The Prophet

The prophet is one of Gibran’s later writings and it encapsulates the peak of his philosophy. The Prophet is Gibran’s paraphrase of Biblical stories, his contemplation of life, everyday problems and fundamental questions that every person strives to answer from birth onwards. The central concept of the work is the thought on universal love, about the importance of the fact that human beings are defined by the ability to love. Spiritual love is the superior concept that should be leading and guiding human endeavours, especially towards a greater good, towards happiness and honest relationships.


How to approach words and thoughts, which are carefully selected, stemming from the depth of life and touching the most sensitive aspects of the human being? How to stage mystical poetry? Barbara Pia Jenič, the director and the pioneer of the sensorial theatre in Slovenia, tries to get in touch with the feelings, sensuousness and synergies in this performance. These are essential elements of Gibran’s subtle and sublime literature. The Prophet’s words challenge the void, the silence and the pause, they address the unspeakable and open the intermediate spaces to access the subconscious. This way they achieve a more comprehensive immersion of the audience in the plot of this artistic masterpiece.


Dates of repetitions and locations at coproducers’ venues:

Prešernovo gledališče Kranj

Slovensko Mladinsko gledališče

Slovensko stalno gledališče Trst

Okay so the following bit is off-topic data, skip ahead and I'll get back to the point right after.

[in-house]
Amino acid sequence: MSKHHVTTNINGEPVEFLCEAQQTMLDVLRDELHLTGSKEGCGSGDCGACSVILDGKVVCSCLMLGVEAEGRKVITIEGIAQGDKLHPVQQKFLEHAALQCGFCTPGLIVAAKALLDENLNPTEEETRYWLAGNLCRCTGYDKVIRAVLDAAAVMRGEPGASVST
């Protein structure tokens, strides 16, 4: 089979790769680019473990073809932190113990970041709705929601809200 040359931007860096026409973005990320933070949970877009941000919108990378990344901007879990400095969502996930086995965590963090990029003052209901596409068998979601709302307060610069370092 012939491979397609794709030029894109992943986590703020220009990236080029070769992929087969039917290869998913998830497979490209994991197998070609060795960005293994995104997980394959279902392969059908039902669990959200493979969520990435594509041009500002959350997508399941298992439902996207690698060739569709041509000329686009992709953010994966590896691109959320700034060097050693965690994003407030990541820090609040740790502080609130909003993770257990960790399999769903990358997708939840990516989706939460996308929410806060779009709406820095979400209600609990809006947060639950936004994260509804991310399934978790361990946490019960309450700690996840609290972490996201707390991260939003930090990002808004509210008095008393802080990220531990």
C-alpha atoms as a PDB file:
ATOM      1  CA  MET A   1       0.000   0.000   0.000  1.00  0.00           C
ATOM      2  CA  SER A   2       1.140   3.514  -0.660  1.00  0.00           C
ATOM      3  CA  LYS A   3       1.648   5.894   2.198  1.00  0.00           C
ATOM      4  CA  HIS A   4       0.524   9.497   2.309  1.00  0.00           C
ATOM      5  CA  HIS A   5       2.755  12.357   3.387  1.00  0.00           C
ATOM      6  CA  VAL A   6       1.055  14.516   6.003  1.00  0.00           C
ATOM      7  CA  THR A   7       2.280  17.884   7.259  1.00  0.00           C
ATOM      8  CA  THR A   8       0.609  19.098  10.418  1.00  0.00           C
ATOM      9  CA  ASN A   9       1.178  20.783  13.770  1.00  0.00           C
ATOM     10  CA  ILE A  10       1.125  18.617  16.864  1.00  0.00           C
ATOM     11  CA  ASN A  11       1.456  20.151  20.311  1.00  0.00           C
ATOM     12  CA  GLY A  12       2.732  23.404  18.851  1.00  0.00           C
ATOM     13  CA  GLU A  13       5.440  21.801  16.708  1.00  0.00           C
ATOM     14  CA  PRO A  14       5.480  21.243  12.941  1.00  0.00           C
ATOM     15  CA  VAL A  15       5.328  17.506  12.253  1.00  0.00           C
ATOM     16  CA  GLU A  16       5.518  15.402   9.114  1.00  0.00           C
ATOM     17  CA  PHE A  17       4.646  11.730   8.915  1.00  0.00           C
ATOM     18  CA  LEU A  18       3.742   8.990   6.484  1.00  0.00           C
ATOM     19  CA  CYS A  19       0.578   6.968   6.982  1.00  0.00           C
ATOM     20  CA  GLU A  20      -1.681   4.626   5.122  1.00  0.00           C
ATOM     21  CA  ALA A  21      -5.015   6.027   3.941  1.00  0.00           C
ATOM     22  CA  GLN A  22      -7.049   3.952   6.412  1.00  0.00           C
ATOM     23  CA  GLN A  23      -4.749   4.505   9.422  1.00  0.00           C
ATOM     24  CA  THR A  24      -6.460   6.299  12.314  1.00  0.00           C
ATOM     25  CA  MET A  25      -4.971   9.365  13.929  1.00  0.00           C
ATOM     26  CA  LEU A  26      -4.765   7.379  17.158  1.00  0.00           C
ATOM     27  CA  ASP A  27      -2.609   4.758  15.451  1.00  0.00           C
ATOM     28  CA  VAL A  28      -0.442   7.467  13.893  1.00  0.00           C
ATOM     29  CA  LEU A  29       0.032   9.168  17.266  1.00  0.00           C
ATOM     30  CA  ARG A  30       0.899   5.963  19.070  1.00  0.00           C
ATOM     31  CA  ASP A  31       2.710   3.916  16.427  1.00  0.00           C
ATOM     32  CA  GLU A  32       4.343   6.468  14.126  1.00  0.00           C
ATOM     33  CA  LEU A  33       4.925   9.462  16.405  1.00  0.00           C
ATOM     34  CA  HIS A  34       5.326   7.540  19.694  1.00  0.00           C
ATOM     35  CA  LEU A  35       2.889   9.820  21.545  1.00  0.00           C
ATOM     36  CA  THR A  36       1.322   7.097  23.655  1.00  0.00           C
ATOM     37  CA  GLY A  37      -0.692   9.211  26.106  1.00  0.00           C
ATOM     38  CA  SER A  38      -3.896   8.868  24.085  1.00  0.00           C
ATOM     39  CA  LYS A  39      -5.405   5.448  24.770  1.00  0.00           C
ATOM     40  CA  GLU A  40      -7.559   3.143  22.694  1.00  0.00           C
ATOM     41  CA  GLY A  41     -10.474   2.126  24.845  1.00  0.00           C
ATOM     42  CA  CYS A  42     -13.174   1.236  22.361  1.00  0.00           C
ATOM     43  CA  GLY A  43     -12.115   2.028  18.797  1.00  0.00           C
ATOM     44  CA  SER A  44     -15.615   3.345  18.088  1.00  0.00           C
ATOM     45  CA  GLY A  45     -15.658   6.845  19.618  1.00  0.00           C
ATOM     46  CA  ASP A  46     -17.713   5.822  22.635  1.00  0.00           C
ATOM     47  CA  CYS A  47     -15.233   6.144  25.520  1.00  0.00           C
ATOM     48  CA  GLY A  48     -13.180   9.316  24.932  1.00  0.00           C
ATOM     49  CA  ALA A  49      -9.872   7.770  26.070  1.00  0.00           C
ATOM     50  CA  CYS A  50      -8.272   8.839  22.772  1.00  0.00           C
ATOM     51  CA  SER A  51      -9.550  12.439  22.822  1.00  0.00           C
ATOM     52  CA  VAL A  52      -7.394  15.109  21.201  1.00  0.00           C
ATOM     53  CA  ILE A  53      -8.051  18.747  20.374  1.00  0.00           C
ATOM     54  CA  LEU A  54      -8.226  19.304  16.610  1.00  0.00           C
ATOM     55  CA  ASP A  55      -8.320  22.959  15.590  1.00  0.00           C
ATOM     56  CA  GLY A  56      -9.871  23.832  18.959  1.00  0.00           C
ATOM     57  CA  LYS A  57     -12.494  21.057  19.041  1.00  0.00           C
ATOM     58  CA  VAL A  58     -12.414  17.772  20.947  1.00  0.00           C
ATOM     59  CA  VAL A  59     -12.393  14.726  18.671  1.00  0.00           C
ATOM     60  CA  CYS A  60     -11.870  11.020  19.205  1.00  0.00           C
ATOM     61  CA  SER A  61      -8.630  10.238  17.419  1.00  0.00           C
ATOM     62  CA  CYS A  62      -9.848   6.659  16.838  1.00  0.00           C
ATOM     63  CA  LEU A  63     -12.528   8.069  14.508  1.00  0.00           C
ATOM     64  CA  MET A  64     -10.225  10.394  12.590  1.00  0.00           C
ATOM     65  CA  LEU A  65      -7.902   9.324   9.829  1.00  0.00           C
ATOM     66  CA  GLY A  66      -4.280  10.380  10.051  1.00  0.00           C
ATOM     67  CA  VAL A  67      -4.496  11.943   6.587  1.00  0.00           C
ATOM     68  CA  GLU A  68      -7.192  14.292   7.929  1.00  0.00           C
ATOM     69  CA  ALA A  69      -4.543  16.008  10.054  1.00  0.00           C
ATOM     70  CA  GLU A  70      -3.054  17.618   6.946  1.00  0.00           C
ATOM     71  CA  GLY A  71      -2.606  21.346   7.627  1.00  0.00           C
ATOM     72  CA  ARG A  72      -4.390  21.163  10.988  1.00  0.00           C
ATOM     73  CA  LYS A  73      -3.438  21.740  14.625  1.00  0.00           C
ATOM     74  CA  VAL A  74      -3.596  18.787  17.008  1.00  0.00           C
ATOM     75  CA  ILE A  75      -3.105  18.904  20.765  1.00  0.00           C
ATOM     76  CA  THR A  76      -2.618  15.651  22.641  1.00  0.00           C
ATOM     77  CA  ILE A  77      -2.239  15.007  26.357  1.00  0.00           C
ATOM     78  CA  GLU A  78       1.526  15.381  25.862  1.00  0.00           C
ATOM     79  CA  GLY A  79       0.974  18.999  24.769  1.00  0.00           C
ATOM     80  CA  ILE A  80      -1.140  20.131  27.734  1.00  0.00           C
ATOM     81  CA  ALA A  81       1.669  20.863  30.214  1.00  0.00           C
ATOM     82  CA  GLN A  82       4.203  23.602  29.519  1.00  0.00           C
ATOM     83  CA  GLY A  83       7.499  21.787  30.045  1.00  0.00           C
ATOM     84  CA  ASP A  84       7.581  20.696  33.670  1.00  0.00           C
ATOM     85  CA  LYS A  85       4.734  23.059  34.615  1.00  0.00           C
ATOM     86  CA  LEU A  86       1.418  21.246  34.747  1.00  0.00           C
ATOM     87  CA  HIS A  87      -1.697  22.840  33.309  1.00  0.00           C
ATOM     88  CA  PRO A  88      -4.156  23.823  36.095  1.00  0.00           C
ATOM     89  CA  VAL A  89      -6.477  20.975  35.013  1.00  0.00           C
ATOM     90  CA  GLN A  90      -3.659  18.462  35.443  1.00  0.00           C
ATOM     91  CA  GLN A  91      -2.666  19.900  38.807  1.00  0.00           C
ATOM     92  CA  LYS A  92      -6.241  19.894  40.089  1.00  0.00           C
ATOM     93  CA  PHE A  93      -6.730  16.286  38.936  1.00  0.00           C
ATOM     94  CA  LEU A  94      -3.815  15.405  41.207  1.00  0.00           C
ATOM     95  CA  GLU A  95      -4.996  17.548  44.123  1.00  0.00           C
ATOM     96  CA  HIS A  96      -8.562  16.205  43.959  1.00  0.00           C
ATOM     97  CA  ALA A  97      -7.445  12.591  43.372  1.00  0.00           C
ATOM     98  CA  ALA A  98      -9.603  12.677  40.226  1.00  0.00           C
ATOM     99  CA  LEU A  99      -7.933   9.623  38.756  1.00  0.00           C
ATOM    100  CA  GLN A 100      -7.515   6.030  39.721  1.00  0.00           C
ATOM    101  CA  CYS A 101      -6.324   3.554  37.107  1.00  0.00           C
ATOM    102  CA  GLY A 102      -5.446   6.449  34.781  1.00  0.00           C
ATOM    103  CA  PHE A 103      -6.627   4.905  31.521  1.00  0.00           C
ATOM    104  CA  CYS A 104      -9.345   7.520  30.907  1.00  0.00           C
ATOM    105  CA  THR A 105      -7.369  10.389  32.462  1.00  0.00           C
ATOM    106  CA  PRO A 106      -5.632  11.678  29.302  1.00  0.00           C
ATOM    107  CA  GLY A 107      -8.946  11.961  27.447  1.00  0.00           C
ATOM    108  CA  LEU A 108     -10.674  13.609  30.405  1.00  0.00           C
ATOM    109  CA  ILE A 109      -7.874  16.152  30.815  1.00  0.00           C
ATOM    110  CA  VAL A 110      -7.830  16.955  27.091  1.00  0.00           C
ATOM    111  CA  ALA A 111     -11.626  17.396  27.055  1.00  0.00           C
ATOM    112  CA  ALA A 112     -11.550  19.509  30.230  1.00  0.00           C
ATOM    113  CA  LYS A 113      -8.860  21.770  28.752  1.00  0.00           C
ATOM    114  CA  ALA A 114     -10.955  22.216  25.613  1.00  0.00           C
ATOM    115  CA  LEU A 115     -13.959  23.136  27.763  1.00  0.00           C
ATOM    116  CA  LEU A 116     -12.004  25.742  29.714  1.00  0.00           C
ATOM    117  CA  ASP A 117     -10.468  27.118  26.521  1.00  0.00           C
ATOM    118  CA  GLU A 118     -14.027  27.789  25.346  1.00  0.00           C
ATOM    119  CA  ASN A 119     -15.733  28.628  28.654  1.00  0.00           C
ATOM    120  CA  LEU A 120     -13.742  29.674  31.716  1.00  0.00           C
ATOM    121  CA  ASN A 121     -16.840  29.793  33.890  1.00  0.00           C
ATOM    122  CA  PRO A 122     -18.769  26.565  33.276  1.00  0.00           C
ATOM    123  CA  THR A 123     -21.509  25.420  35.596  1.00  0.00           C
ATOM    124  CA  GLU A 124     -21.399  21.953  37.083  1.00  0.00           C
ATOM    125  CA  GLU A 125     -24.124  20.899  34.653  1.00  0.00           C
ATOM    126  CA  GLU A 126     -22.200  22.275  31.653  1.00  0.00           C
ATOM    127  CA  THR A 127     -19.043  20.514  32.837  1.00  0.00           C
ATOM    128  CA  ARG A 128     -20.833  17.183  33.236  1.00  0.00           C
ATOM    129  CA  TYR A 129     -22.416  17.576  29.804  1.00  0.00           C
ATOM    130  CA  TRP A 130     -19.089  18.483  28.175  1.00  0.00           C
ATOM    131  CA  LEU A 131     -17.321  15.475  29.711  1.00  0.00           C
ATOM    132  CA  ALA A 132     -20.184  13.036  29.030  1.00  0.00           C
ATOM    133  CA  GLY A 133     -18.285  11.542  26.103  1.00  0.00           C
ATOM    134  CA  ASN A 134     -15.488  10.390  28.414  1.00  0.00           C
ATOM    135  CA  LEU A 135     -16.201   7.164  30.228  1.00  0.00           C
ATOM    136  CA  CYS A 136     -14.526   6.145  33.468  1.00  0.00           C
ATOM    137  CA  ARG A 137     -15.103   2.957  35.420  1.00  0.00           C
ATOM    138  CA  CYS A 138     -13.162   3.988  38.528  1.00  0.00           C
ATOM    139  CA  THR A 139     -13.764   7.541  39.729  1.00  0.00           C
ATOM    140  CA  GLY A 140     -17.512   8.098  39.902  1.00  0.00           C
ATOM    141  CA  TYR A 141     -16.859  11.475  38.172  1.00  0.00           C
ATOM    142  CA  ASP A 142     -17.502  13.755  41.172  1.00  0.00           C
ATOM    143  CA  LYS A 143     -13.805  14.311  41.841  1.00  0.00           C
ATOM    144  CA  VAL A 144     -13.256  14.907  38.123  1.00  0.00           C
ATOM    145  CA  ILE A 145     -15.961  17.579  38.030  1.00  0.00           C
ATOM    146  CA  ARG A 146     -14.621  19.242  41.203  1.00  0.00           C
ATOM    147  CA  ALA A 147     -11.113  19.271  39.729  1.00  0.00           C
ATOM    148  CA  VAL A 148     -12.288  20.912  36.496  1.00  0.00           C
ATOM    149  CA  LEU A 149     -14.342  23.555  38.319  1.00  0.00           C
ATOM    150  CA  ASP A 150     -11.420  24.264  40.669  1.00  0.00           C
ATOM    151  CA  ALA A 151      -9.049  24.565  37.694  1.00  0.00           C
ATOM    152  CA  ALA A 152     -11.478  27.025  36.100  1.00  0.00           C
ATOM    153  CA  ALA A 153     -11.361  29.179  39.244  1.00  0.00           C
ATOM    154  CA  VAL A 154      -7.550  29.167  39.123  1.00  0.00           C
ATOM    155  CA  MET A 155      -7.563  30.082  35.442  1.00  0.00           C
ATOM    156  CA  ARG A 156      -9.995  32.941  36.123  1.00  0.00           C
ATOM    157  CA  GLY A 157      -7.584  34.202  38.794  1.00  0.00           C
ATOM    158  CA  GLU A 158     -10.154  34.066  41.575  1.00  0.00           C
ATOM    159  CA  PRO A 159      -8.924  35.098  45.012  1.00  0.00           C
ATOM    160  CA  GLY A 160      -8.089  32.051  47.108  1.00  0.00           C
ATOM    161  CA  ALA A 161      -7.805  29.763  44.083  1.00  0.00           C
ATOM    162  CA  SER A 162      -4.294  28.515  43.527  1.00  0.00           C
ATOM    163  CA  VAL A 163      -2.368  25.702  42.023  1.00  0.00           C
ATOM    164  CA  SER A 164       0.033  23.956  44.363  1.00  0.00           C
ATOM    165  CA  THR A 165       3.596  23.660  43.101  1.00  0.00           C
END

• “The actors are superb and their roles include interaction with the audience, either by dispersing scents or occasionally directly addressing them and encouraging them to think about the questions that everyone believes to be impossible and complex, yet the answer to them will remain forever simple. ”
    Karin Planinšek, Zapik 15 January 2019


  • “The call for the reader’s or listener’s senses to be awakened comes from the text itself, and the director Barbara Pia Jenič heeds this call. Were I to classify the performance merely as “olfactory theatre”, I would do it a great injustice. We smell mostly well-known essential oils that we have also at home. More important, however, is that the performance uses more than one language and touches more than one sense: the visual component comes via a film screening and its extremely subtle selection of images from nature, but also via symmetrical mise-en-scène, distinct colour accents, clever costume design. The small stage teems with intense atmosphere, which is a credit to the medium of theatre, because it truly enchants the spectator. All this places us into a capsule of some faraway time – or not faraway, because the time s unclear –, in the realm of Mediterranean smells and sounds. This is a performance of reflections and lights that also speaks through materials. The latter acquire archetypal roles /…/ We are transported to the time of the Eleusinian Mysteries, which were, in the ancient times, conceived as events that include several human senses. The performance efficiently transports us to a shore; we become a part of the community there that listens to Gibran’s valuable insights. For the spectator, it has an effect of an hour of meditation, which at the same time agitates and calms the mind. /…/ The actors excite the senses of the spectators with fire, essential oils, fruit and the touch of white sails, which touch the spectators’ heads gently – while retaining the feel of a ritual and letting the time to run its course. This is a performance that melts inside the body. /…/ It is not only the Prophet’s thoughts that touch the spectators with a gentle audacity, the performance also takes their bodies, places them in front of the fire and the sea, thus giving sense to the objects around them with ritual acts, but mostly calming them down.”